The History of 'Mahna Mahna': From a Swedish Sex Film Soundtrack to the Muppets and Beyond!

mahna_mahna.jpg

Mahna mahna...

You couldn't help yourself, could you? It's alright. It's almost impossible to hear someone say (or in this case, read) the words "mahna mahna" and not follow it up with a "doo doo doo-doo-doo."

This childhood classic was recently re-imagined for the upcoming album Muppets: The Green Album (out August 24th), but the song existed long before the Muppets got get their tiny felt hands on it.

After the jump, learn more about the history of "Mahna Mahna"... doo doo doo-doo-doo.
While many of us are probably most familiar with the "Mahna Mahna" that debuted on the premiere episode of The Muppet Show in 1976, that version was actually just a cover of a tune that had been recorded eight years prior by Italian film score composer Piero Umiliani.

Originally titled "Mah Nà Mah Nà," the song appeared on the soundtrack of the Italian film Sweden: Heaven and Hell (Svezia, Inferno E Paradiso). The film is a pseudo-documentary (now known as "reality television") about the wild sex lives of folks living in Sweden; the track was used in a scene that takes place in a sauna.

That's right, "Mahna Mahna" has its roots in the same place we all have our roots: deep in naked debauchery. Awww, yeah.

The lead vocals were sung by Italian singer/composer Alessandro Alessandroni. Here's the original Umiliani version:



One year later, in the 1969 debut year of Sesame Street, Jim Henson tried the song out for the first time with a trio of Anything Muppet kids on the show's fourteenth episode. Jim sang lead vocals for the (bearded) male child character.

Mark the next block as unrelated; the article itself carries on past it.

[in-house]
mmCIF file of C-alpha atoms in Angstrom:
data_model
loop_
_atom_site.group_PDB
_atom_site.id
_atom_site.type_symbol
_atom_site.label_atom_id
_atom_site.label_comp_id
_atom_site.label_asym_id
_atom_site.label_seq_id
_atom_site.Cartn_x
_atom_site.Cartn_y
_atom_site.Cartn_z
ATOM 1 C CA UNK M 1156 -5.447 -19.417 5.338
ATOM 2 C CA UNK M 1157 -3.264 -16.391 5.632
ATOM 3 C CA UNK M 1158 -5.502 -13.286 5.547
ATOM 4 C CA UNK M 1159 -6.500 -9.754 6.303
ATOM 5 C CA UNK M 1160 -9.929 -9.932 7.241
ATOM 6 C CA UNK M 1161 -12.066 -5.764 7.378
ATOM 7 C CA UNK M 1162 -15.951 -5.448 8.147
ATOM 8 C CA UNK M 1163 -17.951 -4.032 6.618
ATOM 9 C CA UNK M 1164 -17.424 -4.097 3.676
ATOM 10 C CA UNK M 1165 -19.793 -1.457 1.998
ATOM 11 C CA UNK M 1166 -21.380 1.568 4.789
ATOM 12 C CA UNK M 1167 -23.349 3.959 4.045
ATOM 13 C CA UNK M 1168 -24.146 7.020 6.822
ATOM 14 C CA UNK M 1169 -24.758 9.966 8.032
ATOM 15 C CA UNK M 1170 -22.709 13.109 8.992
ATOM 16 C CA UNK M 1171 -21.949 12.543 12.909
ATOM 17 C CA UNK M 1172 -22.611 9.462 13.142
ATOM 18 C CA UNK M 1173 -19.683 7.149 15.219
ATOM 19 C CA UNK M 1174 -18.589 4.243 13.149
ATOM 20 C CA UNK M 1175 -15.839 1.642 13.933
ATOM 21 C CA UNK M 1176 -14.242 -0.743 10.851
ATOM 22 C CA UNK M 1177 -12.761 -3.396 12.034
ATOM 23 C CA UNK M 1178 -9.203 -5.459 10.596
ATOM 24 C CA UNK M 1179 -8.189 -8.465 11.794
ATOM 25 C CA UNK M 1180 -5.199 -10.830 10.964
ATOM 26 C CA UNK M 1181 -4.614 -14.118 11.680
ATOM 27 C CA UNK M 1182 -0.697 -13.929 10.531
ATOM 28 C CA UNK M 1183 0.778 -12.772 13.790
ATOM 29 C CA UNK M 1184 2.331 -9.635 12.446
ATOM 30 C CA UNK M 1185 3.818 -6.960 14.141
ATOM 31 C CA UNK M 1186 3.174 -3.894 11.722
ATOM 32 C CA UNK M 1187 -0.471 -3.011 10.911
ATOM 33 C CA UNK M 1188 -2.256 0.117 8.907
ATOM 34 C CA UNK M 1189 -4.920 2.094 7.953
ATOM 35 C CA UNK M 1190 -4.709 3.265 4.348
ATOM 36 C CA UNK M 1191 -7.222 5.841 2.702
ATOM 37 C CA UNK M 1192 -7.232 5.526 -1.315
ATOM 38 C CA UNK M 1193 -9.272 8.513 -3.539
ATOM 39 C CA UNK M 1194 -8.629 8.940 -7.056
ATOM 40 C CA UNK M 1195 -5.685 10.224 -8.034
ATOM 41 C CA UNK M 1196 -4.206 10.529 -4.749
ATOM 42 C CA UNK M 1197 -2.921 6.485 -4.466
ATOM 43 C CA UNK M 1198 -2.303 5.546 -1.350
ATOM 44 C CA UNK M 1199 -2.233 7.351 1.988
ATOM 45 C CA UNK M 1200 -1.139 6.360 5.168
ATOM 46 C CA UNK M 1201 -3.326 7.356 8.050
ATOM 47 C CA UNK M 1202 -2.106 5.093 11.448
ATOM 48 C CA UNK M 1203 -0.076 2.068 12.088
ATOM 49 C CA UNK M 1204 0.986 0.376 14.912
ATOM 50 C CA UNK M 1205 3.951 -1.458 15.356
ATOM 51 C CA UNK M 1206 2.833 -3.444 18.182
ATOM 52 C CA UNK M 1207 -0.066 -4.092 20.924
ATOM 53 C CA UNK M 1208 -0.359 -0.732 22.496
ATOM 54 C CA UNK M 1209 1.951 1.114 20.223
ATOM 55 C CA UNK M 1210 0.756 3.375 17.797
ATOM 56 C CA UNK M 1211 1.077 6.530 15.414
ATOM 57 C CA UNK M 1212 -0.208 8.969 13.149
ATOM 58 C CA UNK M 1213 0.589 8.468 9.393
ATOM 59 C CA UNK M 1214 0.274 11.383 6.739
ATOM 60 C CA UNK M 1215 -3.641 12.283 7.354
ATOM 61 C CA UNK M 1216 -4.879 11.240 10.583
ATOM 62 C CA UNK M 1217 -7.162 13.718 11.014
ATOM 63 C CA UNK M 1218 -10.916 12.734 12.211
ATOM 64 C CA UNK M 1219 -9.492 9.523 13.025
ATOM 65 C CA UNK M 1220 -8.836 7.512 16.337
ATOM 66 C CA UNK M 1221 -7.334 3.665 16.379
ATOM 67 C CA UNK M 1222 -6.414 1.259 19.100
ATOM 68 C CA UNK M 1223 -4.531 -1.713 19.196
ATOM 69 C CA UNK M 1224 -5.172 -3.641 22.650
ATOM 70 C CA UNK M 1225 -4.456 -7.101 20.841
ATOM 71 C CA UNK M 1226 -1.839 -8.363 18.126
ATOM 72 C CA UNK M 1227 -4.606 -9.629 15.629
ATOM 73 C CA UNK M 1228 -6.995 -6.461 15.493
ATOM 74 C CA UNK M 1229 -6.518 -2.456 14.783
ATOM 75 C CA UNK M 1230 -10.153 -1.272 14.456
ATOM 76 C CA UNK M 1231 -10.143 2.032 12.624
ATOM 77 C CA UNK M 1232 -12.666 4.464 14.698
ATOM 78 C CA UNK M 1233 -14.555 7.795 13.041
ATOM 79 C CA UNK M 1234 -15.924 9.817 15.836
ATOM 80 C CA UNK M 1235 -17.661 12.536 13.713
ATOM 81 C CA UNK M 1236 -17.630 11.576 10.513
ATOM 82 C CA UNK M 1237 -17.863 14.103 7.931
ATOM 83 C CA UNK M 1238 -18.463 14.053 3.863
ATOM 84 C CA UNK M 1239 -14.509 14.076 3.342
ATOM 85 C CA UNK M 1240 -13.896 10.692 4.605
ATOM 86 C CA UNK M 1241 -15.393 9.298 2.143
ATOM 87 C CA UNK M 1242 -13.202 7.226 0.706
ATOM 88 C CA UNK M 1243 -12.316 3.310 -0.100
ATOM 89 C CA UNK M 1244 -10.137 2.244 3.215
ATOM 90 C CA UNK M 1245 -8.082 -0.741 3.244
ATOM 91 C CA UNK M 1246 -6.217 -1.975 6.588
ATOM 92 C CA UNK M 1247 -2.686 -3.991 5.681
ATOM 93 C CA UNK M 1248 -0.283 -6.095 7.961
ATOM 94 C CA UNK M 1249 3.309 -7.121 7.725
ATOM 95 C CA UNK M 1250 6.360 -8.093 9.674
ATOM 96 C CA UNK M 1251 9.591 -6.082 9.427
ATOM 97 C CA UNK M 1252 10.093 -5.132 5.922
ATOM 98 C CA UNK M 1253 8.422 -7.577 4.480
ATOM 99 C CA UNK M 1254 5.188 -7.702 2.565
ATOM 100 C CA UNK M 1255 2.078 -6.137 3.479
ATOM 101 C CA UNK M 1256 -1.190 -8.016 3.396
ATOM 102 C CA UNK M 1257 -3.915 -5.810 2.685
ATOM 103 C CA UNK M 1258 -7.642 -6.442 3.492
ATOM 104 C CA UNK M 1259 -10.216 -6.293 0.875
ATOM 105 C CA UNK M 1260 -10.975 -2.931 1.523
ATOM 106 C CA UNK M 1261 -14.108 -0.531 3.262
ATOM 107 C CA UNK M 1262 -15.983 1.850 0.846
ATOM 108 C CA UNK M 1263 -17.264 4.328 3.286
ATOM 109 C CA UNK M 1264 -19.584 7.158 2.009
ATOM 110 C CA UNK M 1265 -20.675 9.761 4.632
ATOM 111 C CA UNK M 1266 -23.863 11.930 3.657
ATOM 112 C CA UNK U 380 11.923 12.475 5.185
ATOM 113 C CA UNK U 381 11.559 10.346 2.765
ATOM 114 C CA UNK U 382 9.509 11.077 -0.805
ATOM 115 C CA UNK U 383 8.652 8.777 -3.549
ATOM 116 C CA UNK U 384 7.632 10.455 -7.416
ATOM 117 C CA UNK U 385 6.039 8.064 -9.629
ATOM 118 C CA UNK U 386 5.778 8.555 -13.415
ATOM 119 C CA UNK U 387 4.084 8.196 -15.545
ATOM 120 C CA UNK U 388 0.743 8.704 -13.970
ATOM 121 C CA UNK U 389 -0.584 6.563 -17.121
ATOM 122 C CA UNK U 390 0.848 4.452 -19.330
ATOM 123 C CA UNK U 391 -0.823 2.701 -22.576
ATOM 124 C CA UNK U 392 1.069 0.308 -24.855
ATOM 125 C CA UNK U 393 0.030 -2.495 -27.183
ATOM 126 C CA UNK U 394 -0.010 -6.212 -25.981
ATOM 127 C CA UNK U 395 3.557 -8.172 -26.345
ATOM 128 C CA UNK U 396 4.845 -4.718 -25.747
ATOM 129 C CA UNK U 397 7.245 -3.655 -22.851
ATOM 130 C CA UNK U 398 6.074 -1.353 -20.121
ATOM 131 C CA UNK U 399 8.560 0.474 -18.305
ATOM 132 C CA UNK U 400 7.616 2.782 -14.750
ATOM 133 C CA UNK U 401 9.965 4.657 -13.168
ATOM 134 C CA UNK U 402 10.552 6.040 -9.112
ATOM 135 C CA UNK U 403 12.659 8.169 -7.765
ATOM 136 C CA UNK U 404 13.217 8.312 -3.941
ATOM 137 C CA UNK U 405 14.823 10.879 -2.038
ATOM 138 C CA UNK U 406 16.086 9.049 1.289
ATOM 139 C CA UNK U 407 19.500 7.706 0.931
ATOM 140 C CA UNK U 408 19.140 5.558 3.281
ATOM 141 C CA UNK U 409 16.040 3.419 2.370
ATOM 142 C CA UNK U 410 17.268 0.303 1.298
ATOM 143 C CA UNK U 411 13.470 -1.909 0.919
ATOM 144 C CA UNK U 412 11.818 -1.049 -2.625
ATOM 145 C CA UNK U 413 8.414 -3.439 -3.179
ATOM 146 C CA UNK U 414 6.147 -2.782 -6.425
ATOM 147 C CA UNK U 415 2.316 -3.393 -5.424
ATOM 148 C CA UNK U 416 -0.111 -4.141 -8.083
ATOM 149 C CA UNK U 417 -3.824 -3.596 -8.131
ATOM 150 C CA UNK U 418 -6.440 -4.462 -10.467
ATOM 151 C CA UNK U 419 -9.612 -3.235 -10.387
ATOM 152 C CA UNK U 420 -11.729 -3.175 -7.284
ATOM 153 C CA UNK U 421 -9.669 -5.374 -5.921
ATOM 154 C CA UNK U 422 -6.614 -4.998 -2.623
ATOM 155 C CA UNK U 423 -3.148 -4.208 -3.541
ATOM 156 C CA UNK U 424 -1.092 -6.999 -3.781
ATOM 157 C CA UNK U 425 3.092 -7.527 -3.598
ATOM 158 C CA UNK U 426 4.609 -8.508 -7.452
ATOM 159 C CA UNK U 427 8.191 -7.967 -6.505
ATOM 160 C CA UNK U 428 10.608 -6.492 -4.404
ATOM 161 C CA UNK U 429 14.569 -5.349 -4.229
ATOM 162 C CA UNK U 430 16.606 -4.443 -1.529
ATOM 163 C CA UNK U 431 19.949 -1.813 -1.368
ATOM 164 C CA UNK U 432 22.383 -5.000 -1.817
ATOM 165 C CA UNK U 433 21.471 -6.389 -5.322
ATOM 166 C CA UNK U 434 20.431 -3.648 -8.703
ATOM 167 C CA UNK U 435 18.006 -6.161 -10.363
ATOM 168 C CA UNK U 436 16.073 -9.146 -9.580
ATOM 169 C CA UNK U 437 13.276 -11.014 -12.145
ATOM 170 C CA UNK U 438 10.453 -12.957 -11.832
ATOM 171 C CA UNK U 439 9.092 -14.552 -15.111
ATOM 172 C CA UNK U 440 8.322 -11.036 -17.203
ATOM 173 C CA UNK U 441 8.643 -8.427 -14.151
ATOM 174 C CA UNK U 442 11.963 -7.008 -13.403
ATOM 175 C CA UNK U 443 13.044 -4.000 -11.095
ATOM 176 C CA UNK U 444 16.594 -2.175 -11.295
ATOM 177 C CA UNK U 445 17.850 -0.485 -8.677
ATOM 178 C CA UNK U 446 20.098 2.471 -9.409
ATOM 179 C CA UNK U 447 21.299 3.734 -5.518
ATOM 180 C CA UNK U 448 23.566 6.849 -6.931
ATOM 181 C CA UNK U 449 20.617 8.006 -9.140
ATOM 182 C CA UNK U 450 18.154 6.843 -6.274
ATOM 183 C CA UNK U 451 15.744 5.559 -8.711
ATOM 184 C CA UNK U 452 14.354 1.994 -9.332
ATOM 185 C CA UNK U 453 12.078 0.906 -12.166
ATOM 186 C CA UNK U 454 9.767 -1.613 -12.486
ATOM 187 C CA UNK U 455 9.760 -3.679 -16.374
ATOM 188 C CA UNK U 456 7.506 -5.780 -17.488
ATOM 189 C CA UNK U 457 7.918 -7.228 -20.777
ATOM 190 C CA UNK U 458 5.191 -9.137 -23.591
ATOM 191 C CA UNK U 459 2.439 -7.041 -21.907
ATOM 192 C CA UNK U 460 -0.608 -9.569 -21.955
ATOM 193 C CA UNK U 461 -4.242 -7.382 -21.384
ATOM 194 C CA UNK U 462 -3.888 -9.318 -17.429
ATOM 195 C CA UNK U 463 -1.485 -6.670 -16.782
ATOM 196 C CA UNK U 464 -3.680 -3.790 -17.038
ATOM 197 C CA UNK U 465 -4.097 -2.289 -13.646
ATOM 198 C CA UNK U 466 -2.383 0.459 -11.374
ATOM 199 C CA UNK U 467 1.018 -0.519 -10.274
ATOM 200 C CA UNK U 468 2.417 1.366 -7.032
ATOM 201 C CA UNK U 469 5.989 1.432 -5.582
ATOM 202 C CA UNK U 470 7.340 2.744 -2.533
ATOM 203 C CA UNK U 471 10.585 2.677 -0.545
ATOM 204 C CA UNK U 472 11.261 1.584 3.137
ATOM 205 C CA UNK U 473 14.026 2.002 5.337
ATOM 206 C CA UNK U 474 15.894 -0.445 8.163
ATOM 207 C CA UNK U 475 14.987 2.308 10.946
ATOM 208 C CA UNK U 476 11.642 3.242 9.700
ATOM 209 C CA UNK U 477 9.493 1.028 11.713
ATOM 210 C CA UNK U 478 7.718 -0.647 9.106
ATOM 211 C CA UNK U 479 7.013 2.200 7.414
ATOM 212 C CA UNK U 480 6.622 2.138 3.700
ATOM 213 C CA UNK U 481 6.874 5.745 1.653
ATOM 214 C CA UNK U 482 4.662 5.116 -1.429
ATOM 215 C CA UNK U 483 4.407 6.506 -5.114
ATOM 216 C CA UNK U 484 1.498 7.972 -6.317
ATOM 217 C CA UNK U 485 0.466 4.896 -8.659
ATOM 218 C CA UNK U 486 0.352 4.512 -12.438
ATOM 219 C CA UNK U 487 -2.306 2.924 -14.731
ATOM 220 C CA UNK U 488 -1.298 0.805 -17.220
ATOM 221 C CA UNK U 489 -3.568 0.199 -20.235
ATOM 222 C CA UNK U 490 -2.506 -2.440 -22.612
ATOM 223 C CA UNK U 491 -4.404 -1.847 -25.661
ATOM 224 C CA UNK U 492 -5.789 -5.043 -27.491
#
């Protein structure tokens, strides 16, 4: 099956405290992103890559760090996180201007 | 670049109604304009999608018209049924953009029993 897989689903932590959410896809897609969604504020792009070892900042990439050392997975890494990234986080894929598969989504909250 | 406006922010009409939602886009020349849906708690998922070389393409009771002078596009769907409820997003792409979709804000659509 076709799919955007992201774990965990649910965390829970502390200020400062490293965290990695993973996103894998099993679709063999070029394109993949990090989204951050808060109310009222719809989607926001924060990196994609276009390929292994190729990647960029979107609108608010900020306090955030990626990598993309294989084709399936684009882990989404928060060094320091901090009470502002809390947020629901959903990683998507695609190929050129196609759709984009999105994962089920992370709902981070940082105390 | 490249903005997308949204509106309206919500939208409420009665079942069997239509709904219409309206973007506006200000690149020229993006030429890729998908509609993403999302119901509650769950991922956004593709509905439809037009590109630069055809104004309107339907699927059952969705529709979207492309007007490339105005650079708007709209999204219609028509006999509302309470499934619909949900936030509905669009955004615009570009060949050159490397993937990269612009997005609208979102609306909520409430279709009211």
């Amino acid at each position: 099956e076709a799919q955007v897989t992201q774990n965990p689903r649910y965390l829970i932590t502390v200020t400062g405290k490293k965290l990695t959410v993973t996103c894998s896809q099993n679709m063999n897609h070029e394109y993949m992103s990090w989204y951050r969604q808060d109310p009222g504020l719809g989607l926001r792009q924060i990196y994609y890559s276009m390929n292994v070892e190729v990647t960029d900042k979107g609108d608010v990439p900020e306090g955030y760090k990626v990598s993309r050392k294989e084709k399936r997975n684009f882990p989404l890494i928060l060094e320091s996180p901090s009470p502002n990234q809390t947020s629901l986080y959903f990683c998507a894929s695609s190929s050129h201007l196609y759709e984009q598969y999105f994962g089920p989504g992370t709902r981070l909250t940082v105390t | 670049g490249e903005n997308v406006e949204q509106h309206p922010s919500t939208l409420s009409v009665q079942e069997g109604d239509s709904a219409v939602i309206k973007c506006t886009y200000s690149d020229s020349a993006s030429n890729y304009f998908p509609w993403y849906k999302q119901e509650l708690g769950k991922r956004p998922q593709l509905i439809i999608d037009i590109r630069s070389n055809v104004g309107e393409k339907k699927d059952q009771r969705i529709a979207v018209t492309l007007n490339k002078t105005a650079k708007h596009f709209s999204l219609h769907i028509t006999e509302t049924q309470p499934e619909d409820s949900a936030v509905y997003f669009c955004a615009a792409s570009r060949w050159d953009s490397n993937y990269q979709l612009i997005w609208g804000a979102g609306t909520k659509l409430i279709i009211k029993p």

On November 30th of that same year, Henson tried the bit out again on The Ed Sullivan Show. Unlike the Sesame Street version with the kid Anything Muppets, the characters we all now associate with the song make their debut: Mahna Mahna (the beardy lead singer) and pink alien-like creatures known as the Snouths (a blend of "snout" and "mouth"), though they are sometimes mistakenly referred to as Snowths.



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11 comments
Classifieds
Classifieds

Thank you! An amusing historical note. But for me it does not matter where this song was first performed, for me it is associated exclusively with the Muppet show, children's song. And when I want to entertain my daughter, I'll still sing mahna mahna doo doo doo-doo-doo 

Nhorman
Nhorman

Don't forget Benny Hill.  He used this song as cover for about half of his dialogue-less skits

Bill T.
Bill T.

Hence, the statement "Throughout the seventies and eighties, the song appeared on the British television comedy The Benny Hill Show; ..." in the story.  Ahem.

Garance A Drosehn
Garance A Drosehn

I believe Red Skeleton also used this song for a few skits.

(I'm pretty sure that's where I heard it the first time, and I kind of remember a skit which was little moon men doing something with the Apollo moon lander)

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